Target leans into an anti-Amazon strategy after a record sales year

Wednesday, March 3, 2021 by Snacks
_If Target launched streaming: "Let's go with Omnichannel+"_

If Target launched streaming: "Let's go with Omnichannel+"

Bullseye... If you're feeling down, just Google pictures of Target's bull terrier puppy mascot. Target's sales jumped a record 20% last year to $94B. Wild stat: 2020 sales grew $15B+ from 2019 — that's more than Target's total sales growth over the last 11 years. Tarjay says it snagged $9B in sales from competitors. Online order pickup and delivery crushed it: 18% of sales came from digital channels in 2020, doubling from 2019.

Omnichannel is thriving... and thankfully, it's not a new streaming service. Omnichannel = the fancy retail term for a synchronized shopping experience that unites stores, websites/apps, and services. Think: virtually trying on Warby Parker glasses, then picking them up in-store (or vice versa). Target has been working on its omni strategy for years, and stores are a key part of that:

  • 1.9K: Instead of splurging to build warehouses, Target mainly uses its 1.9K US stores as hubs for shipping and pickup (unlike Amazon).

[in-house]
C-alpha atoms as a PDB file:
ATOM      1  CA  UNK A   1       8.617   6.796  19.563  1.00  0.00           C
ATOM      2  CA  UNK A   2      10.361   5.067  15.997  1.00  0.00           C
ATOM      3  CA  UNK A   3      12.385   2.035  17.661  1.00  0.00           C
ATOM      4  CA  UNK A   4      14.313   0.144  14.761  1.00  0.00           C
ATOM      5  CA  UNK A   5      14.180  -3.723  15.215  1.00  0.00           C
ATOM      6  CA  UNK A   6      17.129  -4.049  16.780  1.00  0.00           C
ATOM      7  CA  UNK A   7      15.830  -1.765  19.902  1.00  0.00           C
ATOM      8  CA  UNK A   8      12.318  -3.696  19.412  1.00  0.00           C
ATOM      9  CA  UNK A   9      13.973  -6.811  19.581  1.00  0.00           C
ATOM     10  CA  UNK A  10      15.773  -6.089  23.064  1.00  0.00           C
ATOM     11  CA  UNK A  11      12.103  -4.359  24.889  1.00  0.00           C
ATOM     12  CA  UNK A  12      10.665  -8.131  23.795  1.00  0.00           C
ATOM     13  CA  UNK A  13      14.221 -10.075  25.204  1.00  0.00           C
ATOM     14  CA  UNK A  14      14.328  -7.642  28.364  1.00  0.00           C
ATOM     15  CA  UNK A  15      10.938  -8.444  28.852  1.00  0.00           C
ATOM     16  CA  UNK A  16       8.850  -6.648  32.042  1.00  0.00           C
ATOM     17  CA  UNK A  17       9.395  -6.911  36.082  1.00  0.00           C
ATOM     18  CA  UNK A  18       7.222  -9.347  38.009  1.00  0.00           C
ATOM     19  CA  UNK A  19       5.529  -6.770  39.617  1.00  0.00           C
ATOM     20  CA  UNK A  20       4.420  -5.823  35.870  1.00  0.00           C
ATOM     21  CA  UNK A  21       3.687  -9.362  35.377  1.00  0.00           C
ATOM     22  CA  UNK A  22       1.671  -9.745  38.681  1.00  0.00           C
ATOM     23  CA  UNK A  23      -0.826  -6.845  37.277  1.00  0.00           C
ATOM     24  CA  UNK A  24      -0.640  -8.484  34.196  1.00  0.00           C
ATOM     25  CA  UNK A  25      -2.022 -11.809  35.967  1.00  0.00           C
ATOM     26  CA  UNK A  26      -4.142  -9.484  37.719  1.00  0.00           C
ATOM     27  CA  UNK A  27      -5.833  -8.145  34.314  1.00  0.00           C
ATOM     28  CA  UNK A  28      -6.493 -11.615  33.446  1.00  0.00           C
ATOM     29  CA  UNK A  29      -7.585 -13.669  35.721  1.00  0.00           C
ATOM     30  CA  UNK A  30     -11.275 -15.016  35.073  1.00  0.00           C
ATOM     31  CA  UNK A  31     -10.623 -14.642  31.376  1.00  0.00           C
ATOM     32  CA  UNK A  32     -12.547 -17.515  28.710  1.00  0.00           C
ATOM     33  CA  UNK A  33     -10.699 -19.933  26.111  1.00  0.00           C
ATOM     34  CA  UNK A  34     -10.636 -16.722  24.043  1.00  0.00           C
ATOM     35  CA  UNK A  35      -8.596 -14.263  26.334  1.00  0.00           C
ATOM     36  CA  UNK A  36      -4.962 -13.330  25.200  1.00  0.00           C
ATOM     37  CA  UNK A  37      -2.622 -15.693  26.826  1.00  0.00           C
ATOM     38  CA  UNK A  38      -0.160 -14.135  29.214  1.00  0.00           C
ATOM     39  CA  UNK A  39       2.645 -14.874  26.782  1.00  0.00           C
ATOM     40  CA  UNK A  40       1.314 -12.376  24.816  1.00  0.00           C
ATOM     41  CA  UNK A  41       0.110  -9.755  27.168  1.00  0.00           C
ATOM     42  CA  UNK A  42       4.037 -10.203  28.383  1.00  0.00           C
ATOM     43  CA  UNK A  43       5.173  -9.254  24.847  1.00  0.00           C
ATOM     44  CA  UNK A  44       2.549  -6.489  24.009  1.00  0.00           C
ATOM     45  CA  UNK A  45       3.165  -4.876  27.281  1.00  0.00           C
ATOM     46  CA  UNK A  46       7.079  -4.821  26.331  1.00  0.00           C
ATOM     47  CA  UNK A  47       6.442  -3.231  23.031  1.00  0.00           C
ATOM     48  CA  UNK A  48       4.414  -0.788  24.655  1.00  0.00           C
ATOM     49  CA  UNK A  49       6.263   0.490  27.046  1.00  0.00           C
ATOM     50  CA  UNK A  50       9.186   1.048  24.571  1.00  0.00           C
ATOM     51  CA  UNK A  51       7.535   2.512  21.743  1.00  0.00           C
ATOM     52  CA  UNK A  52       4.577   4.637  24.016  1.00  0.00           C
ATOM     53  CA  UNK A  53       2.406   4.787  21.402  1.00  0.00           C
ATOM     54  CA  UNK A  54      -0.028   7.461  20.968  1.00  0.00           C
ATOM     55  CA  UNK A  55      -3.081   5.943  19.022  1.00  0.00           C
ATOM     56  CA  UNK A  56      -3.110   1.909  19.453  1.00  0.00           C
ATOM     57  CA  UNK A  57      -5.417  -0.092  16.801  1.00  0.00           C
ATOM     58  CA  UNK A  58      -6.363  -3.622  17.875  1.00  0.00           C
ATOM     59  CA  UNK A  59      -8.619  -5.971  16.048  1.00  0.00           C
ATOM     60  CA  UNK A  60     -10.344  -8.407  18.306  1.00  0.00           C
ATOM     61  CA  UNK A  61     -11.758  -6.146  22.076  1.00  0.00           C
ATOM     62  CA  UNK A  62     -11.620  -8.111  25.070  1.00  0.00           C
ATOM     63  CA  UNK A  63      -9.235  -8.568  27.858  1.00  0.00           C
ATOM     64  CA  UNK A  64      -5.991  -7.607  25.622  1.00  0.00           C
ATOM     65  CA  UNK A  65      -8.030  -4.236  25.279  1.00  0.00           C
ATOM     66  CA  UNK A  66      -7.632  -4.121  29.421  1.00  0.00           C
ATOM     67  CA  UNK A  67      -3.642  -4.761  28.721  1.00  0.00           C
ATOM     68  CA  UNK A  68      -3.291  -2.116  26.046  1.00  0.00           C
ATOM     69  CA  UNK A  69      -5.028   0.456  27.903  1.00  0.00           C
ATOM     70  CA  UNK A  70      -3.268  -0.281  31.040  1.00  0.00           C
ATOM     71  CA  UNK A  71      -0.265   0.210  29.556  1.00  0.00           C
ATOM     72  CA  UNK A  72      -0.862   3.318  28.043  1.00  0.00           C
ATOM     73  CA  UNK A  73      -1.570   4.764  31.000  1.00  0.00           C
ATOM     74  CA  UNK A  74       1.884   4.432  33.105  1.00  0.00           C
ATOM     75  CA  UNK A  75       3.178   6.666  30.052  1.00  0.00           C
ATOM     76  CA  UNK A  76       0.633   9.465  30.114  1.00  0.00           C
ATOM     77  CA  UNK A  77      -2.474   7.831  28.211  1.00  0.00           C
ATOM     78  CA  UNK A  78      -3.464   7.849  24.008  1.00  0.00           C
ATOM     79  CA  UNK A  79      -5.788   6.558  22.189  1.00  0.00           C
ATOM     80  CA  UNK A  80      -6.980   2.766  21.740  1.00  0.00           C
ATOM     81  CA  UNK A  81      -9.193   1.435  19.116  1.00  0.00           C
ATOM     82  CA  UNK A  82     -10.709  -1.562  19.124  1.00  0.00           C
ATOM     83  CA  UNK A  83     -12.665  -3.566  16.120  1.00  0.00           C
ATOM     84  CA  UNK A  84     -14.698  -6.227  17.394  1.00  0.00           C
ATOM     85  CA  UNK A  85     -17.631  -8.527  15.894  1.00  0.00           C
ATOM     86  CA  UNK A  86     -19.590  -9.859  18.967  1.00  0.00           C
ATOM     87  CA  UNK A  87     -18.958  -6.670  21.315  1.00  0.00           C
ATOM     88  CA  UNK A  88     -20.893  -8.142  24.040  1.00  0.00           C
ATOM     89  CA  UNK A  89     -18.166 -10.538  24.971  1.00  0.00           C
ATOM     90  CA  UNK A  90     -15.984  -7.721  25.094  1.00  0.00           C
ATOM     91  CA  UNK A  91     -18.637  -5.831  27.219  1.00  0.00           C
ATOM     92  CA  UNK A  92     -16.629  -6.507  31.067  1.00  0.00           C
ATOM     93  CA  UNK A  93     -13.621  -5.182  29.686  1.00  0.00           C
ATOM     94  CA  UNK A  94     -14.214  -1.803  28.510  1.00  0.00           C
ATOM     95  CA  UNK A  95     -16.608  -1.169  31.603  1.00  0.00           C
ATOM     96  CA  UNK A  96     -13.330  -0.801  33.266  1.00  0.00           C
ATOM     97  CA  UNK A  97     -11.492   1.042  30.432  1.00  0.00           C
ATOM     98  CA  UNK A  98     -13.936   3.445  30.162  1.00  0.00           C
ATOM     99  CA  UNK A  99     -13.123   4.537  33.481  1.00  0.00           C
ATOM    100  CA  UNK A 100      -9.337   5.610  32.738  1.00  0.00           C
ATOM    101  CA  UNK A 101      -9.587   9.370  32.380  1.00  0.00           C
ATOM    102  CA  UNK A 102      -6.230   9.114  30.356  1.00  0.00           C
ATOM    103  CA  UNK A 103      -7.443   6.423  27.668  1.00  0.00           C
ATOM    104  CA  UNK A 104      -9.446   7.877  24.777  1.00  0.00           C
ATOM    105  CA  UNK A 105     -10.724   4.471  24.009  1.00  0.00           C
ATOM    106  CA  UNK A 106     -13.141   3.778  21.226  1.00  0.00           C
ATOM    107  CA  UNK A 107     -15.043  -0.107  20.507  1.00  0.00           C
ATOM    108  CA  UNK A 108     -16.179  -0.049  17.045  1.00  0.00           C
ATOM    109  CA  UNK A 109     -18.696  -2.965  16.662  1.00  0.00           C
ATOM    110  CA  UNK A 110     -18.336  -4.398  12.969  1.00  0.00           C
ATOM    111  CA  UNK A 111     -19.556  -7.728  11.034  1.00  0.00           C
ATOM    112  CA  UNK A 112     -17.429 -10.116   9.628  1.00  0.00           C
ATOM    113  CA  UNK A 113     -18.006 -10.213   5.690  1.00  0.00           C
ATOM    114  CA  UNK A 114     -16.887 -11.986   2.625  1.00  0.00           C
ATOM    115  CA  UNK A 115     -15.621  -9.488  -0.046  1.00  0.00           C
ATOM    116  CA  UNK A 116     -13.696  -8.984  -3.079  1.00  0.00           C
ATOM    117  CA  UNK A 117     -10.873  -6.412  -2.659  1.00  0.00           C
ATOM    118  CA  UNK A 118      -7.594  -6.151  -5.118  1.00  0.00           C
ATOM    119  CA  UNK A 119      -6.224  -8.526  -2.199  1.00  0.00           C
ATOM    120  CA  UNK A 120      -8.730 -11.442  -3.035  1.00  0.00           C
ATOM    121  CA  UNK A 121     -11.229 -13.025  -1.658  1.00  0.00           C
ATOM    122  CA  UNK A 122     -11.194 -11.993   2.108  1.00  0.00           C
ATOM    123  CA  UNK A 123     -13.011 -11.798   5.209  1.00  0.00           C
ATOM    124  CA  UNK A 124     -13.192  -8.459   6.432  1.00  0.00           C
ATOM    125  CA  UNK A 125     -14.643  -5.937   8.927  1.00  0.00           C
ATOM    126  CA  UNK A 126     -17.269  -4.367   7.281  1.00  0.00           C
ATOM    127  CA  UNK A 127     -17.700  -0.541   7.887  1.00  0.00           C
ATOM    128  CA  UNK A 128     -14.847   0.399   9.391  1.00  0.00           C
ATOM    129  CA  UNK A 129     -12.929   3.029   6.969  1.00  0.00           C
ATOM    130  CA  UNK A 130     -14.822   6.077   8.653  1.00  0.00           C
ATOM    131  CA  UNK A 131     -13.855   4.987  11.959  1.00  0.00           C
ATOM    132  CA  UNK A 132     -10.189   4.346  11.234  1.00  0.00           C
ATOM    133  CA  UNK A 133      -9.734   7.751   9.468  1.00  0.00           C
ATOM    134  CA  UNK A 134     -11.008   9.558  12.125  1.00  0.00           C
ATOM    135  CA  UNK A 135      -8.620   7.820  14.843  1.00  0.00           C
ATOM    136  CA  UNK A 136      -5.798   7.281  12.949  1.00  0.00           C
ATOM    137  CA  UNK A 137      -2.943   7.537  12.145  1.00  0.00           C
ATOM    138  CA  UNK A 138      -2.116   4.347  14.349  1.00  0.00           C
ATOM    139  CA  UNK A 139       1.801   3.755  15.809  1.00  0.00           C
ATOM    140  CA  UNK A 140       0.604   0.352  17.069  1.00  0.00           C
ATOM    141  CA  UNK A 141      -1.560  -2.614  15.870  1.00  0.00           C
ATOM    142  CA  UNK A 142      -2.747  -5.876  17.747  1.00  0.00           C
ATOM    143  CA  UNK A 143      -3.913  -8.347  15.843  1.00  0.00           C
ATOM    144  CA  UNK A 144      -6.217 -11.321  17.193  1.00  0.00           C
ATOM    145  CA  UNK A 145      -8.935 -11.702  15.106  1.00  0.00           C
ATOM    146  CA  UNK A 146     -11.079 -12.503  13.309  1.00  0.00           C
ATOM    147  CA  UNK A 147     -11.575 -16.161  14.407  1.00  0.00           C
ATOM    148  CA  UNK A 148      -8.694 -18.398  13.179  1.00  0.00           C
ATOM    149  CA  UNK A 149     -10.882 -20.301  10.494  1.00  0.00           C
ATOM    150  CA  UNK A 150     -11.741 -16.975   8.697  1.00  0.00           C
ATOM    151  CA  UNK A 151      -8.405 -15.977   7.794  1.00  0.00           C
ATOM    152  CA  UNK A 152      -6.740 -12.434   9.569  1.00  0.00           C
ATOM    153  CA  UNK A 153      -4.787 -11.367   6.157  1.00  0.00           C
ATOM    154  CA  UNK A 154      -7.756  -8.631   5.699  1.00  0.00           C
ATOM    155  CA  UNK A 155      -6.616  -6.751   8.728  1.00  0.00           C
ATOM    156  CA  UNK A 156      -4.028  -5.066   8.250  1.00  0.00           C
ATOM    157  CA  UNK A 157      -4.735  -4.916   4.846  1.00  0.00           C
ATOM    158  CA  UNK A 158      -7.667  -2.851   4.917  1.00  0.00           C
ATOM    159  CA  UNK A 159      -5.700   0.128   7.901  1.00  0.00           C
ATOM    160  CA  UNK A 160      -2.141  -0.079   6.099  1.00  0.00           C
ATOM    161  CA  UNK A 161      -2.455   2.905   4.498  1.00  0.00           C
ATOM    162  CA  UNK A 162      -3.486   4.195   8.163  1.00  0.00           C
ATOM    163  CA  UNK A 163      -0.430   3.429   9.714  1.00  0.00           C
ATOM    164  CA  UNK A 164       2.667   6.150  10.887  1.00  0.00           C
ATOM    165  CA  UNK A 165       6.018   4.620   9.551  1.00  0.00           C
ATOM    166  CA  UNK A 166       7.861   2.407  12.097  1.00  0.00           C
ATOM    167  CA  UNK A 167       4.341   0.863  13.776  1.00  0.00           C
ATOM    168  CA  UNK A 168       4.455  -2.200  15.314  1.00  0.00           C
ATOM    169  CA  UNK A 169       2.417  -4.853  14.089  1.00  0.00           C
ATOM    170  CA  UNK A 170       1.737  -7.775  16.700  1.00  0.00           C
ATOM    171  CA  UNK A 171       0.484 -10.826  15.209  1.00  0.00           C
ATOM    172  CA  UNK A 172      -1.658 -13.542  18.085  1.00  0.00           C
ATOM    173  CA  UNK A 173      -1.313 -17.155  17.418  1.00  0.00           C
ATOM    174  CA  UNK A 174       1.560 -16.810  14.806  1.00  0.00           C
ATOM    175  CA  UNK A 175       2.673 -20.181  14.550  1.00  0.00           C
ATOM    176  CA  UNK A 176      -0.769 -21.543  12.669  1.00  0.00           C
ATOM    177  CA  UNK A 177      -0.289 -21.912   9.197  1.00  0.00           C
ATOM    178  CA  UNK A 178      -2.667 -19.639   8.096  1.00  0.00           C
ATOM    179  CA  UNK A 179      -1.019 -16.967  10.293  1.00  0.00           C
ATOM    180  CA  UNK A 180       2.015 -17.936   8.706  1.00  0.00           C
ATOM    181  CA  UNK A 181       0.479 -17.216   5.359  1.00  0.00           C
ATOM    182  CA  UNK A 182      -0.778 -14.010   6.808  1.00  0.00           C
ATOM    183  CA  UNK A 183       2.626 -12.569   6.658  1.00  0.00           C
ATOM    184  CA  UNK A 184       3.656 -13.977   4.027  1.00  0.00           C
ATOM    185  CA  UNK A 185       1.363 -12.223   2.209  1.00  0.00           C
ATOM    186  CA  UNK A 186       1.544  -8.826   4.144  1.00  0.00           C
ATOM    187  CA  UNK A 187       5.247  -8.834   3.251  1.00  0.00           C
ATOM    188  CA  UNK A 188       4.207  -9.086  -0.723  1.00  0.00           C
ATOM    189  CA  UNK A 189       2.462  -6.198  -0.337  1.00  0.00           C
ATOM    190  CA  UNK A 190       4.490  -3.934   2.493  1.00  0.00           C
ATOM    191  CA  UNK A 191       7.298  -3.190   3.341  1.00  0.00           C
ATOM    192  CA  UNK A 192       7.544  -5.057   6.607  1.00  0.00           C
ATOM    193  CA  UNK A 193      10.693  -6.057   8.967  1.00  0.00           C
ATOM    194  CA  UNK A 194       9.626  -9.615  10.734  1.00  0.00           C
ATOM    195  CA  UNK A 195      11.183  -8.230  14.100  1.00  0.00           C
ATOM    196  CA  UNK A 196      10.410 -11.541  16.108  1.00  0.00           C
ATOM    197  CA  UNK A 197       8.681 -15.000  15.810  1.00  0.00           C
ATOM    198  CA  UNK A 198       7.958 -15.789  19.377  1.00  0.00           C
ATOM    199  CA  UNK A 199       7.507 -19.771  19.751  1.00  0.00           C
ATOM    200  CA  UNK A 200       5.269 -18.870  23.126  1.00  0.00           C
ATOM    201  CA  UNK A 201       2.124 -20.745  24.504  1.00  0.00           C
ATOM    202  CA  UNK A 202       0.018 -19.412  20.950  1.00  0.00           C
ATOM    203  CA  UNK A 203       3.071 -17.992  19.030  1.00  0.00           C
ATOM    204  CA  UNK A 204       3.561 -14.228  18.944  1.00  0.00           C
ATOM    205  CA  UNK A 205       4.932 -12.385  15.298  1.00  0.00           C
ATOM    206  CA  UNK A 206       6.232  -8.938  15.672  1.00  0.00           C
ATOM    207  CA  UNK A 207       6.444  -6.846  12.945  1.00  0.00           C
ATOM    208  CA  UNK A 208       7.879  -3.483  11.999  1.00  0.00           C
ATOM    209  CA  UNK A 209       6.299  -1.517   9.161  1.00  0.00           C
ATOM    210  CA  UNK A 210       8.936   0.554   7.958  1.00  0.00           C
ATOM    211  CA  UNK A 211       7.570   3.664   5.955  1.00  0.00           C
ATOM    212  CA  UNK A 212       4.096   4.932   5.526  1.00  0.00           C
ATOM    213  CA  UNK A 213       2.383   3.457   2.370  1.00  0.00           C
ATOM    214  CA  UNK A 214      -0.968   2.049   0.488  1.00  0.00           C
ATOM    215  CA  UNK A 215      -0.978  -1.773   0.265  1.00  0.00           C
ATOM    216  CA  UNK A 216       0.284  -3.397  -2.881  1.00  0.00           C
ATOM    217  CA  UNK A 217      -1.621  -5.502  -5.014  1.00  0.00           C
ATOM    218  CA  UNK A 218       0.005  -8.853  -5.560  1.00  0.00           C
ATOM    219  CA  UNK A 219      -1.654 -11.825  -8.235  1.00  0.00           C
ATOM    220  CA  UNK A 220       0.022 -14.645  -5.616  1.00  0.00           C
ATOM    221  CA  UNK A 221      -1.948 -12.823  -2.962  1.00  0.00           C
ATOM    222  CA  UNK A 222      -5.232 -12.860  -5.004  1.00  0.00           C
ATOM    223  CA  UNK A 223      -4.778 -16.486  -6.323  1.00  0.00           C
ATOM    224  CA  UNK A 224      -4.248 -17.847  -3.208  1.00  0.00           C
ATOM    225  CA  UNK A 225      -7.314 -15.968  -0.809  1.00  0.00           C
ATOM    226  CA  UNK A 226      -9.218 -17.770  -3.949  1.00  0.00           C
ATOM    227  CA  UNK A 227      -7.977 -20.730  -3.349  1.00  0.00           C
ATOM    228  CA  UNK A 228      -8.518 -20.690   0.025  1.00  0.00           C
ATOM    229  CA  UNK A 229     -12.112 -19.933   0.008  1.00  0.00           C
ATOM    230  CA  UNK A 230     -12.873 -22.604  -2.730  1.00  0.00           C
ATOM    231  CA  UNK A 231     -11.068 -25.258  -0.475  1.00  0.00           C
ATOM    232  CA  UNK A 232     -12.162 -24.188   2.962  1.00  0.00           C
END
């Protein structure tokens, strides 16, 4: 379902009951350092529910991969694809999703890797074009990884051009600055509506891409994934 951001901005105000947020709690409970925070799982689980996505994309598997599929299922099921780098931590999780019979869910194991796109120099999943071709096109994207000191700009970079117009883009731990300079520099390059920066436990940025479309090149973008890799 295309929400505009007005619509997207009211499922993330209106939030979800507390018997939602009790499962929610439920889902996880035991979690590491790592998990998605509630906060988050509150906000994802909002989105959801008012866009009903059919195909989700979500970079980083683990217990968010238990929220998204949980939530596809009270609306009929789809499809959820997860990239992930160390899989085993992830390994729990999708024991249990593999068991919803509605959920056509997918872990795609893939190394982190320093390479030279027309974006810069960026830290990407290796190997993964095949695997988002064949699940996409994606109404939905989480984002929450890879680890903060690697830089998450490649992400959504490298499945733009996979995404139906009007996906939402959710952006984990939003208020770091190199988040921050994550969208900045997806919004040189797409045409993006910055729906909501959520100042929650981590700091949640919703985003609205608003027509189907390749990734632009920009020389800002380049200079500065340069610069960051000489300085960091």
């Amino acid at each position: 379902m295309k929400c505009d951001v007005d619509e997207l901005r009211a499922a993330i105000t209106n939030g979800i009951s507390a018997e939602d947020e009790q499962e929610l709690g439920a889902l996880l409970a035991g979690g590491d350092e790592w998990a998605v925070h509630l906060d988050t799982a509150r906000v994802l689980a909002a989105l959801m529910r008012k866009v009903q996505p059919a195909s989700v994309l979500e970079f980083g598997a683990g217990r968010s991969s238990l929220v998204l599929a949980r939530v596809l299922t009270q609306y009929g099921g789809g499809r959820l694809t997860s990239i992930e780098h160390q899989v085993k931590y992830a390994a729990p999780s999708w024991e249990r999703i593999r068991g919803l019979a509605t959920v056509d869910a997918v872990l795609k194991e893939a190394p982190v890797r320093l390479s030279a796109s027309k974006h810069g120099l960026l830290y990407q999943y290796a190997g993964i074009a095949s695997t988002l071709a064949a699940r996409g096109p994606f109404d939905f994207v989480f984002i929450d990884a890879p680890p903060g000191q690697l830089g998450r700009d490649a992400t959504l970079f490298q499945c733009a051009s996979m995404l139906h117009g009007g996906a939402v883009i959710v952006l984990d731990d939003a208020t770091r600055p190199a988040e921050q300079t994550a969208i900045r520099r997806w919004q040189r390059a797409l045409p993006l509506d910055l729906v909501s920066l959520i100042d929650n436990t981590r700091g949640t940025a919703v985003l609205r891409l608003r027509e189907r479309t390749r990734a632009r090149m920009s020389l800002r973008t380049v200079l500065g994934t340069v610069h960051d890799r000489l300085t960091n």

• 95% of sales came from stores in 2020, including online orders. That sweatsuit you ordered likely came from the Tarjay down the street.
  • $4B: How much Target will invest into brick-and-mortar stores each year to speed up its online-order capabilities.

Stores are Target's leg up over Amazon... Target customers who shop in multiple channels (like in-store and delivery) spend ~4X more money on average than customers who shop only in-store — and nearly 10X more than online-only customers. There are cost benefits, too: in 2019, Target's move to store fulfillment slashed costs by 40%. Walmart has been leaning into this strategy, turning some of its 4.7K US stores into fulfillment centers. Stores give Target and Walmart an omni edge that Amazon mostly lacks — especially as people start to leave the house.

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